The Kupferstichkabinett, or Museum of Prints and Drawings, is a prints museum in Berlin, Germany. It is part of the Berlin State Museums, and is located in the Kulturforum on Potsdamer Platz. It is the largest museum of graphic art in Germany, with more than 500,000 prints and around 110,000 individual works on paper (drawings, pastels, watercolours, oil sketches).
The emphasis is on European drawings and printed graphics from the Middle Ages to the present, as well as illuminated manuscripts, sketchbooks, topographical drawings and printing plates. The older artists include Dürer, Grünewald, Botticelli and Menzel, as well as Altdorfer, Bosch, Bruegel, Chodowiecki, Friedrich, Mantegna, Rembrandt, Schinkel, and Tiepolo. More recent artists include Kirchner, Munch and Picasso, Pop Artists (Warhol, Hamilton, Johns, Stella) conceptual artists, minimalists, and contemporary artists working in Berlin.
Some of the works on paper are stored in other Berlin collections that have a relevant theme, such as the Ethnological and Asian Art Museums, the Art Library, and the Scharf-Gerstenberg Collection. The works in the Kupferstichkabinett cannot be permanently displayed, due to the size of the collection and the air- and light-sensitivity of works on paper; however, the museum holds regular temporary exhibitions.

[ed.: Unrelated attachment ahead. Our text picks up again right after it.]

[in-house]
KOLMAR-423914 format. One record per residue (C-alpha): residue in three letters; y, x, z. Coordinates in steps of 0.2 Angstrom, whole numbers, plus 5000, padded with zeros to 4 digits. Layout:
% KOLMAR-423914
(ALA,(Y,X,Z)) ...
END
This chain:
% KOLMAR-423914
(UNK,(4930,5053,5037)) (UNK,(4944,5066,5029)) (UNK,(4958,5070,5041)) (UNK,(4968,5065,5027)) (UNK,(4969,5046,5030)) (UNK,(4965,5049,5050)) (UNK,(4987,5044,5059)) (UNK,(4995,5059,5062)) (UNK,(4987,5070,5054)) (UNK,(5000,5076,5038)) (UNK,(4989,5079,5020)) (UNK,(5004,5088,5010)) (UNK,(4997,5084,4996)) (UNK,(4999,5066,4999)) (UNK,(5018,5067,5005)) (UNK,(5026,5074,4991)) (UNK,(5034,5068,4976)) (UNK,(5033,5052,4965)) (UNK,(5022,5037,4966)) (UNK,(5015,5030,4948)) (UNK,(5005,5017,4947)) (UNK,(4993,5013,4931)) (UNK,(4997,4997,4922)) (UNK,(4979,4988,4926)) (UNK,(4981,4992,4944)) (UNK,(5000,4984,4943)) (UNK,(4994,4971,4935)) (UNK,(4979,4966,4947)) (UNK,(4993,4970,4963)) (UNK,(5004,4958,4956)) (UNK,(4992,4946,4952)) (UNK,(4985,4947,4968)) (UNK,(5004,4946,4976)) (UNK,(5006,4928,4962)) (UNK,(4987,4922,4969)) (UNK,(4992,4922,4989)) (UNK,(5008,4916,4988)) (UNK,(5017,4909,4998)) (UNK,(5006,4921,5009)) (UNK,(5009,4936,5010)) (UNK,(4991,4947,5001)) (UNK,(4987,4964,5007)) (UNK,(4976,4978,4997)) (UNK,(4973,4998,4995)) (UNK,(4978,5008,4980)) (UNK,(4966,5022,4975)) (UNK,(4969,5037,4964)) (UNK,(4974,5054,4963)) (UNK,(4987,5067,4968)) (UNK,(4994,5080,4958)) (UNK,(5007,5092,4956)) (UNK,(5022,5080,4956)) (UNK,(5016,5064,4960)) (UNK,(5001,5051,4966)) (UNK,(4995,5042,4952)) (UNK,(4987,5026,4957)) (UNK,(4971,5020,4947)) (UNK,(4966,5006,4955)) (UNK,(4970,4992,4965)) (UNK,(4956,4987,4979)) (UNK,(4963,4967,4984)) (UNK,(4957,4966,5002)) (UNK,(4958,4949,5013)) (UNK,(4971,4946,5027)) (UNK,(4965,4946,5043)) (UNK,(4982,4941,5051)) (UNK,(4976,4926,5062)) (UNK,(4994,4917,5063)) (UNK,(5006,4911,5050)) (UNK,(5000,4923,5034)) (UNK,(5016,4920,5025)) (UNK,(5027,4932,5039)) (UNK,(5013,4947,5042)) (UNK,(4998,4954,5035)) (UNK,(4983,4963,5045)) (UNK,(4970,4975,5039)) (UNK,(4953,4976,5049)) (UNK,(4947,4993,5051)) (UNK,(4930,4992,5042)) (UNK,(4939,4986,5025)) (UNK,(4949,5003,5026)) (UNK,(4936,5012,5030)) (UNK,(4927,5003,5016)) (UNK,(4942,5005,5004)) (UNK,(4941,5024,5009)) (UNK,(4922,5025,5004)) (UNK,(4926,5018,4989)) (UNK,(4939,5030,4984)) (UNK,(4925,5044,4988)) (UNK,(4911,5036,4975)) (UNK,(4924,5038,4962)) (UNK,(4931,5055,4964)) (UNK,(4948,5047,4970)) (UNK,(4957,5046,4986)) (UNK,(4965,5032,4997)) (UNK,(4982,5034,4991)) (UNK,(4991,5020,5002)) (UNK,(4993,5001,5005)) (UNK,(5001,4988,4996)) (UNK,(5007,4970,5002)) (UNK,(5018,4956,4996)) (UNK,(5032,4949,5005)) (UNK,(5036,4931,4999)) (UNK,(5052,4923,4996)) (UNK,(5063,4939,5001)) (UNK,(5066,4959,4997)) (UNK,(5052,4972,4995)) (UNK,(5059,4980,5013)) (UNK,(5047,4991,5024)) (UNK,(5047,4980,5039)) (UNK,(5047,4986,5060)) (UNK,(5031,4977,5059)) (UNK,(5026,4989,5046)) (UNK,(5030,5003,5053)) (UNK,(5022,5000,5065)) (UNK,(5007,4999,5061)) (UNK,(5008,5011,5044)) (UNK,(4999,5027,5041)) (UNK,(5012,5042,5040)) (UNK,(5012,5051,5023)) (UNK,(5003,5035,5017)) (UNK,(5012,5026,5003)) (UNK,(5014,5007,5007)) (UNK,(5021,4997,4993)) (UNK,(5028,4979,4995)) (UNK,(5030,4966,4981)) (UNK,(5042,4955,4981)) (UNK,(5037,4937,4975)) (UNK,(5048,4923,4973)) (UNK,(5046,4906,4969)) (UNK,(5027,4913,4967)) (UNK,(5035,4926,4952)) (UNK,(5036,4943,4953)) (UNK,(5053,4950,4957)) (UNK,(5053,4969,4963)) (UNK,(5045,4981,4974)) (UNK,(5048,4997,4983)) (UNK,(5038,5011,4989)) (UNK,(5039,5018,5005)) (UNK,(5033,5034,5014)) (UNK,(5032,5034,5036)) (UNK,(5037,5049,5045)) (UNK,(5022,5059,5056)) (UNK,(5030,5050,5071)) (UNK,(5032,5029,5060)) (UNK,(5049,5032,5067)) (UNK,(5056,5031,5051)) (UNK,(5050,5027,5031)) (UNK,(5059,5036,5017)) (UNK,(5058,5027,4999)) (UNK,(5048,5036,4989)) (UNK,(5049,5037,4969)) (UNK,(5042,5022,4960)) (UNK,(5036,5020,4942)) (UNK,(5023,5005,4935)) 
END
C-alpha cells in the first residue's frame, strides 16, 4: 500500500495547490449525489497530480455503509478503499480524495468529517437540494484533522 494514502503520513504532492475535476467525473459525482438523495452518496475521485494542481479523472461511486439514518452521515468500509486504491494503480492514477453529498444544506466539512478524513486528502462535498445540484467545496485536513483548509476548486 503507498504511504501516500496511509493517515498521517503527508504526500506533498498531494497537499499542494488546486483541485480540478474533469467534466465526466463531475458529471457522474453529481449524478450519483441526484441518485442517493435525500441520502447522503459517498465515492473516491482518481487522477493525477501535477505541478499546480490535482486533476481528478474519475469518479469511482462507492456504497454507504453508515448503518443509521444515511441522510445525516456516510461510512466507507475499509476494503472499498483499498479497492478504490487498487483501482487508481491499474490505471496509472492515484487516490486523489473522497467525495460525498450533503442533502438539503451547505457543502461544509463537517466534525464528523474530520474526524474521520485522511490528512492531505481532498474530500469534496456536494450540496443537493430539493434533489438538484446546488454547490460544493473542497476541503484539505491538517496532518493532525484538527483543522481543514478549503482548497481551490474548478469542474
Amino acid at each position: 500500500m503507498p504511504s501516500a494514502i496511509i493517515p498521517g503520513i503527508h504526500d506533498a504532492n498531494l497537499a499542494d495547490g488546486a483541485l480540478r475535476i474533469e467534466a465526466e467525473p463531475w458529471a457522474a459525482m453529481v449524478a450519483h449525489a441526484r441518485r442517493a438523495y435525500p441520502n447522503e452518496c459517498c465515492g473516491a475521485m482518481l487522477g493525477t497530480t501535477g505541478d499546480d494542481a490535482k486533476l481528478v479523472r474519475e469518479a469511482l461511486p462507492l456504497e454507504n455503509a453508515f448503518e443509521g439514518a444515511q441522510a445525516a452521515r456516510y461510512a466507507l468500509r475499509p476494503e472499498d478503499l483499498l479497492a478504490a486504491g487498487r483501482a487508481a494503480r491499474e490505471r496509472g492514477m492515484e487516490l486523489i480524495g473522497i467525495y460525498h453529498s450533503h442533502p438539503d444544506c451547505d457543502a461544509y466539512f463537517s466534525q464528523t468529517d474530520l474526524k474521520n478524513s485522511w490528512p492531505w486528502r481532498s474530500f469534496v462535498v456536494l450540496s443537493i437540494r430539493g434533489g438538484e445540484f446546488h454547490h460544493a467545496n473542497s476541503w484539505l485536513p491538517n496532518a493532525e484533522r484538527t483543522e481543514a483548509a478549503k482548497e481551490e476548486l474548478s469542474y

The Kupferstichkabinett carries out research and preservation activities and has its own Conservation Advisory Council. Particular candidates for preservation include the bound handwritten works from the Middle Ages and Renaissance, large 19th-century cartoon sketches (e.g. by Peter von Cornelius), and technically complex contemporary works. Other subjects of research include silverpoint drawings and drawings by Grünewald. There is also a continually updated index of watermarks to assist in the dating of works on paper.